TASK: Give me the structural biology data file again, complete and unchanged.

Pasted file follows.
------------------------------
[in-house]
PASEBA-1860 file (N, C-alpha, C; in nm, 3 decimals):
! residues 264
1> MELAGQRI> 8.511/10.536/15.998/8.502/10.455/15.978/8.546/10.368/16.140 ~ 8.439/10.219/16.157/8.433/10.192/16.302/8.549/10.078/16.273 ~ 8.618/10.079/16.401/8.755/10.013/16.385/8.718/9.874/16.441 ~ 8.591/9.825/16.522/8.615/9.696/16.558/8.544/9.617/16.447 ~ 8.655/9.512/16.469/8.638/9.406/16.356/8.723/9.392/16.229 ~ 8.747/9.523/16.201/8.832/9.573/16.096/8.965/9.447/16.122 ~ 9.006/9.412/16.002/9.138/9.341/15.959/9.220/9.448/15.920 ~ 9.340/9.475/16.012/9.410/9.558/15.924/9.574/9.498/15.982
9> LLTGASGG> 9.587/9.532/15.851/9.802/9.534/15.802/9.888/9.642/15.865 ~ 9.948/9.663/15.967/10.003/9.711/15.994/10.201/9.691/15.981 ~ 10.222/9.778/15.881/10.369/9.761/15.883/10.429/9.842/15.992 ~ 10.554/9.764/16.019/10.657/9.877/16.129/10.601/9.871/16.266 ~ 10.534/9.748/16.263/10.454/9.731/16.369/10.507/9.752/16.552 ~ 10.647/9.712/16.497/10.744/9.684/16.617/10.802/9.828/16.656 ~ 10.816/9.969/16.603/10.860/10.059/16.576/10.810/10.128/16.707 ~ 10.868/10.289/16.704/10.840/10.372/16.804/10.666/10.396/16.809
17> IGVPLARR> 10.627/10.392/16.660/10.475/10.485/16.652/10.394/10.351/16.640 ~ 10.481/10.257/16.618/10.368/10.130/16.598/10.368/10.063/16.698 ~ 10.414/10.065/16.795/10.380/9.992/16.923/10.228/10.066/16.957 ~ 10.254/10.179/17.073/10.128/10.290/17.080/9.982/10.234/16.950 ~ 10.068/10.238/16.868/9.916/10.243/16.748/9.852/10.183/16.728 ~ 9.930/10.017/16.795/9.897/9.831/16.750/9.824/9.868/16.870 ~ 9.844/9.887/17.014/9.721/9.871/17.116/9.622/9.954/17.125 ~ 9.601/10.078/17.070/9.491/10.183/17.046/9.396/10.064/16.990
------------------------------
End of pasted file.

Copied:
[in-house]
PASEBA-1860 file (N, C-alpha, C; in nm, 3 decimals):
! residues 264
1> MELAGQRI> 8.511/10.536/15.998/8.502/10.455/15.978/8.546/10.368/16.140 ~ 8.439/10.219/16.157/8.433/10.192/16.302/8.549/10.078/16.273 ~ 8.618/10.079/16.401/8.755/10.013/16.385/8.718/9.874/16.441 ~ 8.591/9.825/16.522/8.615/9.696/16.558/8.544/9.617/16.447 ~ 8.655/9.512/16.469/8.638/9.406/16.356/8.723/9.392/16.229 ~ 8.747/9.523/16.201/8.832/9.573/16.096/8.965/9.447/16.122 ~ 9.006/9.412/16.002/9.138/9.341/15.959/9.220/9.448/15.920 ~ 9.340/9.475/16.012/9.410/9.558/15.924/9.574/9.498/15.982
9> LLTGASGG> 9.587/9.532/15.851/9.802/9.534/15.802/9.888/9.642/15.865 ~ 9.948/9.663/15.967/10.003/9.711/15.994/10.201/9.691/15.981 ~ 10.222/9.778/15.881/10.369/9.761/15.883/10.429/9.842/15.992 ~ 10.554/9.764/16.019/10.657/9.877/16.129/10.601/9.871/16.266 ~ 10.534/9.748/16.263/10.454/9.731/16.369/10.507/9.752/16.552 ~ 10.647/9.712/16.497/10.744/9.684/16.617/10.802/9.828/16.656 ~ 10.816/9.969/16.603/10.860/10.059/16.576/10.810/10.128/16.707 ~ 10.868/10.289/16.704/10.840/10.372/16.804/10.666/10.396/16.809
17> IGVPLARR> 10.627/10.392/16.660/10.475/10.485/16.652/10.394/10.351/16.640 ~ 10.481/10.257/16.618/10.368/10.130/16.598/10.368/10.063/16.698 ~ 10.414/10.065/16.795/10.380/9.992/16.923/10.228/10.066/16.957 ~ 10.254/10.179/17.073/10.128/10.290/17.080/9.982/10.234/16.950 ~ 10.068/10.238/16.868/9.916/10.243/16.748/9.852/10.183/16.728 ~ 9.930/10.017/16.795/9.897/9.831/16.750/9.824/9.868/16.870 ~ 9.844/9.887/17.014/9.721/9.871/17.116/9.622/9.954/17.125 ~ 9.601/10.078/17.070/9.491/10.183/17.046/9.396/10.064/16.990